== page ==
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1 October 2017


Everyone who is learning to play jazz should know about 'the three-chord trick'.

What are the three chords? They are the tonic, the dominant seventh and the sub-dominant – the very three chords beginners need to learn first. They are almost certainly the chords you will most frequently use in your career.

It is possible to accompany some songs – particularly blues, folk tunes and spirituals – by using only the three chords. Of course, this is sometimes just a lazy way of keeping things simple. You blank out any subtle and transitional chords and stick with the three easiest chords. But the truth is that most members of your audience will hardly notice.

So in the Key of C, they would be
C (Major)
G (7th)
F (major)
A very basic 12-bar blues might well follow this pattern:
   C | C | C | C | F | F | C | C | G7 | G7 | C | C 

That pattern started with the Blues of the Deep South and eventually became the basis of rock’n’roll.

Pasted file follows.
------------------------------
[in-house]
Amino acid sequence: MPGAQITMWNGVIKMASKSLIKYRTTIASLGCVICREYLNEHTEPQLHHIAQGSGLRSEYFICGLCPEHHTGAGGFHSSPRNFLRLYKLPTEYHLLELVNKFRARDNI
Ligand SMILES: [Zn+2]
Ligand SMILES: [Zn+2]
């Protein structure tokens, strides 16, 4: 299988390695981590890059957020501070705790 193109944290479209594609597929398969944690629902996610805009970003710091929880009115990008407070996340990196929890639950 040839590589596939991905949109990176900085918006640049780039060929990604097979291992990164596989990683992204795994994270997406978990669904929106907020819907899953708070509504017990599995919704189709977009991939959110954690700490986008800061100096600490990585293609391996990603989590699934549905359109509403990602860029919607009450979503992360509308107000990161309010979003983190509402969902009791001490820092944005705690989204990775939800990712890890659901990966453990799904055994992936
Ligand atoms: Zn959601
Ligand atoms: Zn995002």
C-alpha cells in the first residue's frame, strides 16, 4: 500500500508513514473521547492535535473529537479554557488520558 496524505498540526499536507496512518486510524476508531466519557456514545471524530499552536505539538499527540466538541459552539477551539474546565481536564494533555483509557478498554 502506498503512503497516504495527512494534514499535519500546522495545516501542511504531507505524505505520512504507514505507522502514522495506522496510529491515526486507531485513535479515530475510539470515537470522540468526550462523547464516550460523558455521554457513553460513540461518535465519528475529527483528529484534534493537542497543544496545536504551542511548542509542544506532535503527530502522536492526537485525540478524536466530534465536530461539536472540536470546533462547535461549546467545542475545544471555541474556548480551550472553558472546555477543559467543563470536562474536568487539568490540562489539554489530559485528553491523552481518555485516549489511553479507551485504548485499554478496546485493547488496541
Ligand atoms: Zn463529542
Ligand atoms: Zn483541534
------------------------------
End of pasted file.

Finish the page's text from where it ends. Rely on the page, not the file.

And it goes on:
Here’s an example of the three-chord trick applied to a complete tune. This is Stephen Foster’s Way Down Upon the Swanee River: 

One of the most exciting tunes that requires only three chords is Dallas Rag. It is amazing to find what a great band such as Tuba Skinny can do with simple three-chord material. Click on this video to see what I mean:

And here is 'Sing On', composed and recorded in the 1920s by the great New Orleans band leader Sam Morgan. It can be played perfectly well using only three chords. In the key of G, they are of course G, D7th and C.

And here's one from the wonderful website provided for us all by Lasse Collin:
Other examples of tunes that can be satisfactorily played with only three chords include Pass Me Not O Gentle Saviour,  Mama InezNearer My God to Thee, the old Mississippi gospel number Mary Wore a Golden Chain and Take My Hand, Precious Lord.


The book 'Playing Traditional Jazz' by Pops Coffee is available from Amazon.